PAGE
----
August 26, 2019

CMS Decides To Revise Hospital Star Rating System 
CMS has announced it will update its hospital star ratings in early 2020 using the current methodology as the agency works on refining a new one. With the last update to the ratings system implemented in February 2019, CMS is already taking public comments to refine methodology for 2021 for the most up to date and accurate reflections of hospitals in its ranking system. CMS has a goal of proposed rule making in 2020 with implementation in 2021. Hospital associations were quick to voice their displeasure of the decision stating, “Republishing the flawed ratings in 2020 will not advance the goal of providing the public with accurate, purposeful information about quality.” For the CMS press release click here. (You will also be able to read the public comments and a summary of those comments.)

HHS Proposes Changes To Privacy Regulations Governing Substance Abuse Records
HHS has released a proposed rule to make changes to 42 CFR Part 2, the regulation that governs the privacy protections for substance use records. The proposed changes would, upon patient consent, allow doctors to incorporate notations of a patient’s substance use treatment history directly into an EHR and allow records of medication dispensing that are subject to Part 2 to be disclosed to a prescription drug monitoring program. Providers have been urging for a major overhaul to the provisions in light of the widespread opioid addiction crisis to allow doctors to share medical histories when appropriate and align the section with HIPAA. HHS contends that further changes to the section in the law, to include what providers are pushing for, will require Congressional action. Click here for the proposed rule, and here for the HHS fact sheet.
Medicare Advantage Prior Authorization Legislation Gaining Steam
Sponsors of the Improving Seniors’ Timely Access to Care Act of 2019 (HR 3107) are contacting stakeholders seeking support for their legislation they contend will improve delivery of care by streamlining and standardizing prior authorization in Medicare Advantage. The legislation will  also provide oversight and transparency of health insurance for America’s seniors. Over 300 organizations have already signed on, including various physician and health advocacy groups. For the full text of the bill click here. To sign up your organization and organizations already supporting the bill, click here.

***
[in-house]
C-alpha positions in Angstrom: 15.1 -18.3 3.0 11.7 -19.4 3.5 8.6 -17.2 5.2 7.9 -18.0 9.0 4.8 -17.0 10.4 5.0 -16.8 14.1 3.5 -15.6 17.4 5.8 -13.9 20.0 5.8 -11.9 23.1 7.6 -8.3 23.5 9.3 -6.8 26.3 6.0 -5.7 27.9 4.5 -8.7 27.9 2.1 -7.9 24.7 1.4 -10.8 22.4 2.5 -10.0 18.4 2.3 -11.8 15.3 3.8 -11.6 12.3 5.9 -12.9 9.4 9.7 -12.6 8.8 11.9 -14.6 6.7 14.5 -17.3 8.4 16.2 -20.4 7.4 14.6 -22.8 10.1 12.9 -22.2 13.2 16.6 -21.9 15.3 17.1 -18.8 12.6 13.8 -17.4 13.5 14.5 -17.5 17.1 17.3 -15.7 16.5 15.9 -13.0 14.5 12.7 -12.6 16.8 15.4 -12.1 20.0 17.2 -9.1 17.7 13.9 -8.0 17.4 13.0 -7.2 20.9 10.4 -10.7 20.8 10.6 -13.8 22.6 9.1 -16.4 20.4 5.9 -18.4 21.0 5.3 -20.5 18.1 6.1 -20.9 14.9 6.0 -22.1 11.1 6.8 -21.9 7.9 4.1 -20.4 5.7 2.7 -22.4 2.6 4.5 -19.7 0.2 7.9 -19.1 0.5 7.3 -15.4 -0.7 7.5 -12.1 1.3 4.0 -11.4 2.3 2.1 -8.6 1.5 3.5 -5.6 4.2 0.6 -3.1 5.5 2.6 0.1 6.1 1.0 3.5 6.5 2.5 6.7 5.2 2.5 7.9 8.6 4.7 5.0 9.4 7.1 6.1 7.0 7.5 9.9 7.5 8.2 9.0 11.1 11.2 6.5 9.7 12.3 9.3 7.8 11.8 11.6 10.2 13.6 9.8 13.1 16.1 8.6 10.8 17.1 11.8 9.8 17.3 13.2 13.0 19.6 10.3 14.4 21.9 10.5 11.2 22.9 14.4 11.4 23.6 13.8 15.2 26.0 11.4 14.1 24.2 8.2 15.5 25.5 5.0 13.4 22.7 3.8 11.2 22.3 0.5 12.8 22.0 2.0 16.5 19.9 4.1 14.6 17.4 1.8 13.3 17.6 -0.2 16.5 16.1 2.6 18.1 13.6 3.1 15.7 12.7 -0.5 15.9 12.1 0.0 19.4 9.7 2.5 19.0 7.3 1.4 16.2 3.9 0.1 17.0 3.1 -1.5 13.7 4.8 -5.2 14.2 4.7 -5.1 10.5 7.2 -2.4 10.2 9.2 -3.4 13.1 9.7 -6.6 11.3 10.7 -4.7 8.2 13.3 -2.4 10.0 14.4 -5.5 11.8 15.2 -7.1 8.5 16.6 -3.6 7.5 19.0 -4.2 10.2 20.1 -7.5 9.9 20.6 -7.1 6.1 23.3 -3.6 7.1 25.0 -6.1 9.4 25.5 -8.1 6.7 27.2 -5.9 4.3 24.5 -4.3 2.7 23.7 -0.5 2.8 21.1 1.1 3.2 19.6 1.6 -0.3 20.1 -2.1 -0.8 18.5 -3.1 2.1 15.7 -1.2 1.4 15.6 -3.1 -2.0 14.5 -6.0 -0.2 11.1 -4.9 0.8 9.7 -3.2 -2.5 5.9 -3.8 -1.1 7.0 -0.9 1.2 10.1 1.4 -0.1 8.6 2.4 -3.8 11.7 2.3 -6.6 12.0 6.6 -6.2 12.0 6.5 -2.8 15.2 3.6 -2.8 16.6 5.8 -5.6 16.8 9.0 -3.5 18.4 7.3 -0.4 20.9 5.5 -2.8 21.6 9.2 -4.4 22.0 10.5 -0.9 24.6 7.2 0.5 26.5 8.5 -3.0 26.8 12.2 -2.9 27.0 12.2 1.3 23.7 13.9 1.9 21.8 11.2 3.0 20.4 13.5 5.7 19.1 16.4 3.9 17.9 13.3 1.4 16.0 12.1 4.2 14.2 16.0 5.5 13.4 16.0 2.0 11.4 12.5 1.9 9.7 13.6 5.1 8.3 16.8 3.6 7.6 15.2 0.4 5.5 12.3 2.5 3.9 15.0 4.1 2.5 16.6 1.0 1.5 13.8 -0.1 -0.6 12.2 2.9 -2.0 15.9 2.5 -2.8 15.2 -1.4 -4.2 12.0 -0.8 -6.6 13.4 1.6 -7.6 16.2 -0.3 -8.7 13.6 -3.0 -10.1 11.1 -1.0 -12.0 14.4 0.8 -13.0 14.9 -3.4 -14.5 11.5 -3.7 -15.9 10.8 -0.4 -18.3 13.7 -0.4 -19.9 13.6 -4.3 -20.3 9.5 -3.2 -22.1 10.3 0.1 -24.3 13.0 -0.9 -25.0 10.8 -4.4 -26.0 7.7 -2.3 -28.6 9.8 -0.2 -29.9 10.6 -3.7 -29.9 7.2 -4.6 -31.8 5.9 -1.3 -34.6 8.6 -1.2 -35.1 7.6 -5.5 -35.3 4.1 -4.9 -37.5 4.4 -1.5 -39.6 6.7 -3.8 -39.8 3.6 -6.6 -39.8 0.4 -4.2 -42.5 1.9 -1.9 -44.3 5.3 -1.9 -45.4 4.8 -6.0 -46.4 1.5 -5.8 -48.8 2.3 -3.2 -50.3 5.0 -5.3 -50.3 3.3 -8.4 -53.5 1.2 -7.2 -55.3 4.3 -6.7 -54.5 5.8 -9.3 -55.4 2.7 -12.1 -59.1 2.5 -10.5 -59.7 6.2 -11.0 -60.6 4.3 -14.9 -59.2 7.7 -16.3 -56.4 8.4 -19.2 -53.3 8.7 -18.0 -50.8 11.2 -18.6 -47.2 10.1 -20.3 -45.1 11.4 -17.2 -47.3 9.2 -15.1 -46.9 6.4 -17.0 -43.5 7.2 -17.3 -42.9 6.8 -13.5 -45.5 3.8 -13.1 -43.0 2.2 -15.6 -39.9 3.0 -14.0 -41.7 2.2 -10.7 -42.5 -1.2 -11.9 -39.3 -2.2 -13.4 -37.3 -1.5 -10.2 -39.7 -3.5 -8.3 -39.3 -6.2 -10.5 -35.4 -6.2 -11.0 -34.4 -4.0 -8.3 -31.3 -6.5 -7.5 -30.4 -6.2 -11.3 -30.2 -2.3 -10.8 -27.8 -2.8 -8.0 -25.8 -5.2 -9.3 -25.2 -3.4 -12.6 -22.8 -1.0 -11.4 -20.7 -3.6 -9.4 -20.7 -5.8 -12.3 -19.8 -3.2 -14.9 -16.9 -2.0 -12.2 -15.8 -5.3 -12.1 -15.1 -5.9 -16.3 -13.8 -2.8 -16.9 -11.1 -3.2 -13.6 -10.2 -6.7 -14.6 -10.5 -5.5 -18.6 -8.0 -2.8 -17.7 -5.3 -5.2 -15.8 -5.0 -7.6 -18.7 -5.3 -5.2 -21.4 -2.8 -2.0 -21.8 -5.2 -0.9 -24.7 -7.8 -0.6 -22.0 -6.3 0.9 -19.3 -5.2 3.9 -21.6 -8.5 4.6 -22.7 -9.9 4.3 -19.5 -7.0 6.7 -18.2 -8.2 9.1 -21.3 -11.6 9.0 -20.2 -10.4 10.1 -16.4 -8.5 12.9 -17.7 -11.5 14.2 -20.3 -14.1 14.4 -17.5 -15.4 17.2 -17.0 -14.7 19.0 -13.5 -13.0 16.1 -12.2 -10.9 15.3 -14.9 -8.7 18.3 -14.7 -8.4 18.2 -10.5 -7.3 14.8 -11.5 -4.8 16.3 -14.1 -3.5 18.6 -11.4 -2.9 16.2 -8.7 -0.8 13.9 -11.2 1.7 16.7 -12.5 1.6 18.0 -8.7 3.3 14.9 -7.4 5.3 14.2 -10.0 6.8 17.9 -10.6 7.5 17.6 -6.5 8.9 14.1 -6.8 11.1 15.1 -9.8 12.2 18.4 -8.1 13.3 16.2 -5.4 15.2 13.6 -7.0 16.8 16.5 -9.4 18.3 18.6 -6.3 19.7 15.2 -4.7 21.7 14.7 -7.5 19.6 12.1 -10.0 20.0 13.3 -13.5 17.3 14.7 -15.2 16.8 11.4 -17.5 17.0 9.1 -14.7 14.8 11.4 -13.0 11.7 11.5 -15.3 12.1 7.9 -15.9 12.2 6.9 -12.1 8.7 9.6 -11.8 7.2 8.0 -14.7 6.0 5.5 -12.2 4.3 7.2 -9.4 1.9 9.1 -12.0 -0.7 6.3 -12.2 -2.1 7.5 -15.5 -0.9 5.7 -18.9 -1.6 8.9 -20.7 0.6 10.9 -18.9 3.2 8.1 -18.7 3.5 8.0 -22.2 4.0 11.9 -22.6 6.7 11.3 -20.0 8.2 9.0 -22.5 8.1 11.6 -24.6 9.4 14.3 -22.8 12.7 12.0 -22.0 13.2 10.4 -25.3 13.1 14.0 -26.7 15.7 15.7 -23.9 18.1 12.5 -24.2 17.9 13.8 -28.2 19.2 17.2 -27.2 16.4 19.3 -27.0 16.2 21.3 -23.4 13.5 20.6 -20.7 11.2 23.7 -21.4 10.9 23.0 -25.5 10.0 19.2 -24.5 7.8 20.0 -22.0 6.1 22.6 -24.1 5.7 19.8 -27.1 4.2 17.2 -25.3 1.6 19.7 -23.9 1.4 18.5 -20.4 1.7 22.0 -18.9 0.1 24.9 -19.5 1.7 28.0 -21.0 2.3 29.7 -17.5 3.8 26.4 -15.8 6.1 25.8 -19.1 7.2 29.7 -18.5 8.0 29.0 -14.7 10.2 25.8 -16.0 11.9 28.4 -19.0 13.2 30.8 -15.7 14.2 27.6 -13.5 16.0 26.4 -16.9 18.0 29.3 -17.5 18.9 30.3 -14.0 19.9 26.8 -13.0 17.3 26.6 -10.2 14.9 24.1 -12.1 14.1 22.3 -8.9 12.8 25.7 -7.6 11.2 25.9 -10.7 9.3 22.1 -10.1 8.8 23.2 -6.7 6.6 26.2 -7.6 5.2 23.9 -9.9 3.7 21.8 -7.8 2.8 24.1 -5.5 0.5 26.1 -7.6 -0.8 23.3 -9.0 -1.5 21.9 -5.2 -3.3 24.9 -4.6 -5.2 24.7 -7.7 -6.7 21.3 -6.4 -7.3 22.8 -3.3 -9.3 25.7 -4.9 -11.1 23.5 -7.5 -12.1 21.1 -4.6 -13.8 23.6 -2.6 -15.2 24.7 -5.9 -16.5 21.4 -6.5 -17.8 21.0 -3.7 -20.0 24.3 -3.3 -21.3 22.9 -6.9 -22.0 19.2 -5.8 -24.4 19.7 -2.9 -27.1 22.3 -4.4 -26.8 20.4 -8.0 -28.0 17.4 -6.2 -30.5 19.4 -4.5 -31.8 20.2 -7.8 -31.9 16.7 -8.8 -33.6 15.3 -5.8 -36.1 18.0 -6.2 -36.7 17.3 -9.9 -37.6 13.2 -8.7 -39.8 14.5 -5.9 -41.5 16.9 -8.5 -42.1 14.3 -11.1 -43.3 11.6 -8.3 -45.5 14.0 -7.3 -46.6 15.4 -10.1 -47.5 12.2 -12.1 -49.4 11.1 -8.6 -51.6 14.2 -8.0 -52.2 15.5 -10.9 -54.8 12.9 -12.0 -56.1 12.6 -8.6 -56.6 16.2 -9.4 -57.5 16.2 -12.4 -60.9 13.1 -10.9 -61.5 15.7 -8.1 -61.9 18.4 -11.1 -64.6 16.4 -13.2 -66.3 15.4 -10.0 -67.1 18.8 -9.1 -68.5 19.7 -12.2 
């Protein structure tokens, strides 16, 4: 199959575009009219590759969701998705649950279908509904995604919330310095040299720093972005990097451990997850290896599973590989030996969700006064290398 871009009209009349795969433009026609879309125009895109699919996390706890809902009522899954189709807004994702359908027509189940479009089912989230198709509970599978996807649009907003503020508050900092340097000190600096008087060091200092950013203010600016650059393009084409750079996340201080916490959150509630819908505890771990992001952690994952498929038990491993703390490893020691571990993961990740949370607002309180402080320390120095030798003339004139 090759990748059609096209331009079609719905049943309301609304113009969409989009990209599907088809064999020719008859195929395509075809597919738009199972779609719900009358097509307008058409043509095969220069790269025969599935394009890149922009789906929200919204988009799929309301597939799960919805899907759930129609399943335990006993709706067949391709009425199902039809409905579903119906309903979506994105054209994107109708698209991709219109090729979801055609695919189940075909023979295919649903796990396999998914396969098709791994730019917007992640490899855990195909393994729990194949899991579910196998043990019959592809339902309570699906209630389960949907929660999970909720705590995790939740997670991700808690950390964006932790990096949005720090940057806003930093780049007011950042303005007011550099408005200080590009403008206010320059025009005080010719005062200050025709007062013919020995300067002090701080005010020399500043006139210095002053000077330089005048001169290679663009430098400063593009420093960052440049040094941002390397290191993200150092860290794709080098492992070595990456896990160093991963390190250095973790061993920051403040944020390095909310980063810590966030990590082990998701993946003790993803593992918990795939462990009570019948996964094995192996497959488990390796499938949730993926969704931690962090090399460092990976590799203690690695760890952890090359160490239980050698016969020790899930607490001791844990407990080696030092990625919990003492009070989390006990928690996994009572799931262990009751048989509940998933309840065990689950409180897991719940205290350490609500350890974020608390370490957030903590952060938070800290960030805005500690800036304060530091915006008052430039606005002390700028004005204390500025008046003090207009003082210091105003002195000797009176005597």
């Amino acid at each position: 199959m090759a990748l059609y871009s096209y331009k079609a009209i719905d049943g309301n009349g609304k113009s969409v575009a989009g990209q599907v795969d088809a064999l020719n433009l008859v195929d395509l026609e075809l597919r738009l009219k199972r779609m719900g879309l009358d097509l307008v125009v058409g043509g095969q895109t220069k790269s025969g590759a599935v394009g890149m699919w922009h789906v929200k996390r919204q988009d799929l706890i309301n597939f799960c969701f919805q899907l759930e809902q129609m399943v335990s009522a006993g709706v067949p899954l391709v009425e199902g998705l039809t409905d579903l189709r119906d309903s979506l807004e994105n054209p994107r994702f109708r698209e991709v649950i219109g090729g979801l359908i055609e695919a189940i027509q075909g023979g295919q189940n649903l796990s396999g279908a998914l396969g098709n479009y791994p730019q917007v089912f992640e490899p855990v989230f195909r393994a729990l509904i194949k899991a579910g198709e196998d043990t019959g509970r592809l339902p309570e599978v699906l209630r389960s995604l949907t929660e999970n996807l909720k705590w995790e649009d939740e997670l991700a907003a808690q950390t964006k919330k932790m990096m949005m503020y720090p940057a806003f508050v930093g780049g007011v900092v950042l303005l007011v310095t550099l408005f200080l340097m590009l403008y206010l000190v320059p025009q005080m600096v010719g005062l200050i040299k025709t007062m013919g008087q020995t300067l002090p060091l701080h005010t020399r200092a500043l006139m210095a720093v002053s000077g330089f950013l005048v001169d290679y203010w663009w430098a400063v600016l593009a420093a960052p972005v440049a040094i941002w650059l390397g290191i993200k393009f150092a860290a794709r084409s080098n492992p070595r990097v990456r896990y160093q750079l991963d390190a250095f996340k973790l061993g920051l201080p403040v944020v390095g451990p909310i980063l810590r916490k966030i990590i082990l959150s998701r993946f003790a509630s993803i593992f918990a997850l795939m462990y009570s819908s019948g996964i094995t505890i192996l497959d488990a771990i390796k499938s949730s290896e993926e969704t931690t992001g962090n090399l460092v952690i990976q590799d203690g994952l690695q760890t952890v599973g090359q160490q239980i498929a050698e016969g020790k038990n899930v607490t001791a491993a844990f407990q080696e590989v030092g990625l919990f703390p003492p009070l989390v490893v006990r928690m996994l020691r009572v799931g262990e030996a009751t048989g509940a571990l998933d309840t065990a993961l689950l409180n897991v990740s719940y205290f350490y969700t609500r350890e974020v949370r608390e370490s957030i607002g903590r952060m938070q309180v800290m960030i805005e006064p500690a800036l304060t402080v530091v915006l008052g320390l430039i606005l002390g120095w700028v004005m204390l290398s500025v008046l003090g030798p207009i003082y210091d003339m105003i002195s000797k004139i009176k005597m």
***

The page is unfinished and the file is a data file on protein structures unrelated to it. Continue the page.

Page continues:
Health Insurers Plan to Expand ACA Offerings
Insurers, including Oscar Insurance Corp., Cigna Corp., Bright Health Inc., Molina Healthcare Inc.,  Centene Corp. and Anthem Inc., are set to expand their Affordable Care Act coverages into 2020. As the ACA marketplace stabilizes, competition among insurers increases. To read more about the new offerings, click here.
Physicians Bracing for CMS’ New Appropriate Use Criteria Requirements
It’s being referred to as a ‘soft launch.’ The implementation in January 2020 of a CMS policy, aimed at reducing unnecessary testing, mandating that all advanced diagnostic imaging orders go through an algorithm that provides key confirmation codes required when Medicare is billed later on for the service. Dubbed a “clinical decision support mechanism” (CDSM), this software processes each CT, MRI, nuclear medicine, and PET order before spitting out its verdict to the ordering professional: “appropriate,” “maybe appropriate,” or “rarely appropriate,” according to a certain set of appropriate use criteria (AUC).  The new requirements were mandated in the Protecting Access to Medicare Act of 2014, but has been postponed several times. Click here for the report.  Click here for more on PAMA from CMS.